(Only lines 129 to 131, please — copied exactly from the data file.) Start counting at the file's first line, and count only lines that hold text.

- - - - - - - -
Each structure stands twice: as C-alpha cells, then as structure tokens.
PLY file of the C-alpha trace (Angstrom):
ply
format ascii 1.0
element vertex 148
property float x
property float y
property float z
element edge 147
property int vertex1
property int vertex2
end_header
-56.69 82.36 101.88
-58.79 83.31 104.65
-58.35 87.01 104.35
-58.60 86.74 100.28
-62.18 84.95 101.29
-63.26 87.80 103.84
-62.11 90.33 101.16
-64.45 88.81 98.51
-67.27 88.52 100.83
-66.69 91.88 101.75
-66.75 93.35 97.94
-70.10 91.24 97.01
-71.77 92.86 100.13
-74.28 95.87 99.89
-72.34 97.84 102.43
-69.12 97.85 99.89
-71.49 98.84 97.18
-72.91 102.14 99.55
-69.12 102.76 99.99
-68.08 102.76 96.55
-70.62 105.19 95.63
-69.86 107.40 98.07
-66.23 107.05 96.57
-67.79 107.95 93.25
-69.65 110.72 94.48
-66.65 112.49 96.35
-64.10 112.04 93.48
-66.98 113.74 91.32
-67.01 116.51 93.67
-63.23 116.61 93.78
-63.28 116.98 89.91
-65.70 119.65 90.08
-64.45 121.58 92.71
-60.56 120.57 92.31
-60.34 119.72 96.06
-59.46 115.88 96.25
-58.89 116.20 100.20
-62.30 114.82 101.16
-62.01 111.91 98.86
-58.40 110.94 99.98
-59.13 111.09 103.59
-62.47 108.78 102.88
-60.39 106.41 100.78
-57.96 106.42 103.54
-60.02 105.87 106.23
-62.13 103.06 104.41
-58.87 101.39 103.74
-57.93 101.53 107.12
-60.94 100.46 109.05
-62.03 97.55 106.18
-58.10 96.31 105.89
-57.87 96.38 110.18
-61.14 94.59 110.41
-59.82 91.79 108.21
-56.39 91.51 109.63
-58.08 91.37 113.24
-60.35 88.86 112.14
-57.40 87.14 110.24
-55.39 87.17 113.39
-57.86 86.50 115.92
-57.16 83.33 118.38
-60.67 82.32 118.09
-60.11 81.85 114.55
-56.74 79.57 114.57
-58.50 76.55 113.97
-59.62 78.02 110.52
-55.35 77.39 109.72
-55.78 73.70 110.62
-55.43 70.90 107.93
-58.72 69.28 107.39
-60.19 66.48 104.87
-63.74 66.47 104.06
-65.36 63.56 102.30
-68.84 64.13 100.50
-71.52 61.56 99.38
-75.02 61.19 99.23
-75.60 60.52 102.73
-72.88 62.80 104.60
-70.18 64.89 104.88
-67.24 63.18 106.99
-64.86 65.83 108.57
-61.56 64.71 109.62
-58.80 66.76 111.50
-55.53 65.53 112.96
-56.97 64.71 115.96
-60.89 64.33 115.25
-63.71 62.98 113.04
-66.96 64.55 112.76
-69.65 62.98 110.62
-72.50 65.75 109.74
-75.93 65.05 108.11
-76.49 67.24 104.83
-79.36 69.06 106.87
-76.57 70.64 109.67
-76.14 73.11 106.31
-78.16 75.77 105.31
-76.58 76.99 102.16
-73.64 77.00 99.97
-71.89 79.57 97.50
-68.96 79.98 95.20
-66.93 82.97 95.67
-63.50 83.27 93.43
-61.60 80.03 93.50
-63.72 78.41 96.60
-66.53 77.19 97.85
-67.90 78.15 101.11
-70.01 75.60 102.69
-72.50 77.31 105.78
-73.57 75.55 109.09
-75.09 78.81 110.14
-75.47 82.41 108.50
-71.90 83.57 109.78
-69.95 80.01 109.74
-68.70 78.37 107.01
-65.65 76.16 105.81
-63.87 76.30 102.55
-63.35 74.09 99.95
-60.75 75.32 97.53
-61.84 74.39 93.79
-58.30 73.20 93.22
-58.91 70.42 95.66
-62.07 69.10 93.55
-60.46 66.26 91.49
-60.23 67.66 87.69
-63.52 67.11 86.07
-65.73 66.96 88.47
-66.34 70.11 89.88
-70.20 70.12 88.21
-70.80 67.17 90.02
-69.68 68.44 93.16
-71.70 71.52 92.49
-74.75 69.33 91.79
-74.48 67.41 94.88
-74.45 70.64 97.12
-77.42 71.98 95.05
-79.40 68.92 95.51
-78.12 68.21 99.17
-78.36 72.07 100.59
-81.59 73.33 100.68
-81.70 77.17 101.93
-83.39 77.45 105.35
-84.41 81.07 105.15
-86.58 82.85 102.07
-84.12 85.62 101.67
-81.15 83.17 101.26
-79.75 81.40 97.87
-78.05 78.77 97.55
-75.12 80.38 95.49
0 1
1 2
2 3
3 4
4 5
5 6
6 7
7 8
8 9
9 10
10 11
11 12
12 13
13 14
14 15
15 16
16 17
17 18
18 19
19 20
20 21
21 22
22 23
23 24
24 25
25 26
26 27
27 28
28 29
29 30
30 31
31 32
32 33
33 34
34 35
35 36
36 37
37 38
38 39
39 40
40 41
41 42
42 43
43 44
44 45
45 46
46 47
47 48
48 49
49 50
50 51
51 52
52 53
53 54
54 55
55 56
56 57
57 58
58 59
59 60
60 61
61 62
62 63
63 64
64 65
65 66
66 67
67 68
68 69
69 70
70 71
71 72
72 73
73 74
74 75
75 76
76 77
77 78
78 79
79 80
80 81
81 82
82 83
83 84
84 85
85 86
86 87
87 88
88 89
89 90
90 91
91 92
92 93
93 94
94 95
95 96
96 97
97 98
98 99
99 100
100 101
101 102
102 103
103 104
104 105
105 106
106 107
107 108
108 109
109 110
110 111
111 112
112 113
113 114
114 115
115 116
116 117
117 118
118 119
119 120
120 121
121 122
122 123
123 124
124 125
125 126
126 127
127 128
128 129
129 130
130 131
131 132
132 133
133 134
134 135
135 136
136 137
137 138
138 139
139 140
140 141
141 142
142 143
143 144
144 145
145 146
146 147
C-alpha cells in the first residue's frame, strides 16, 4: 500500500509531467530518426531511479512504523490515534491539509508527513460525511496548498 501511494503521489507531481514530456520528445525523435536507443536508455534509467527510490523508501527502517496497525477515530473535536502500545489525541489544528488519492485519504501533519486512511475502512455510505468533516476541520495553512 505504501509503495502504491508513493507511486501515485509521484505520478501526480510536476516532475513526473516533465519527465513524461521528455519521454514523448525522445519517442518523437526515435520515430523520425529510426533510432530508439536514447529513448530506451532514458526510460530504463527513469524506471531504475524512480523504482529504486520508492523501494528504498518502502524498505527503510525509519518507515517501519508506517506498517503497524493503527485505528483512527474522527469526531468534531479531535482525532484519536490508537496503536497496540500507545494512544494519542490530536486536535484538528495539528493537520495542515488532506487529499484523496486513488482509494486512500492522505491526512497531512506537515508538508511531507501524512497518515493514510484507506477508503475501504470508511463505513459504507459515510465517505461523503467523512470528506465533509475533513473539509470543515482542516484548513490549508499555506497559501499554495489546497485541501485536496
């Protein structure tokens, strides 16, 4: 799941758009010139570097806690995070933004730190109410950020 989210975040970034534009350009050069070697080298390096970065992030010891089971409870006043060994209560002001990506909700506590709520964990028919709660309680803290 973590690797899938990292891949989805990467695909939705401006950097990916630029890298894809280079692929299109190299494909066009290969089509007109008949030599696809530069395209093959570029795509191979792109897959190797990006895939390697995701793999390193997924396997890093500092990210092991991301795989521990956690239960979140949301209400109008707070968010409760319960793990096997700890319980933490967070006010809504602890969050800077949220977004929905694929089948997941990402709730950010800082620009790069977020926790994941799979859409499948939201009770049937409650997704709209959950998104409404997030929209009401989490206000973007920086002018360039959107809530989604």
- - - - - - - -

-63.35 74.09 99.95
-60.75 75.32 97.53
-61.84 74.39 93.79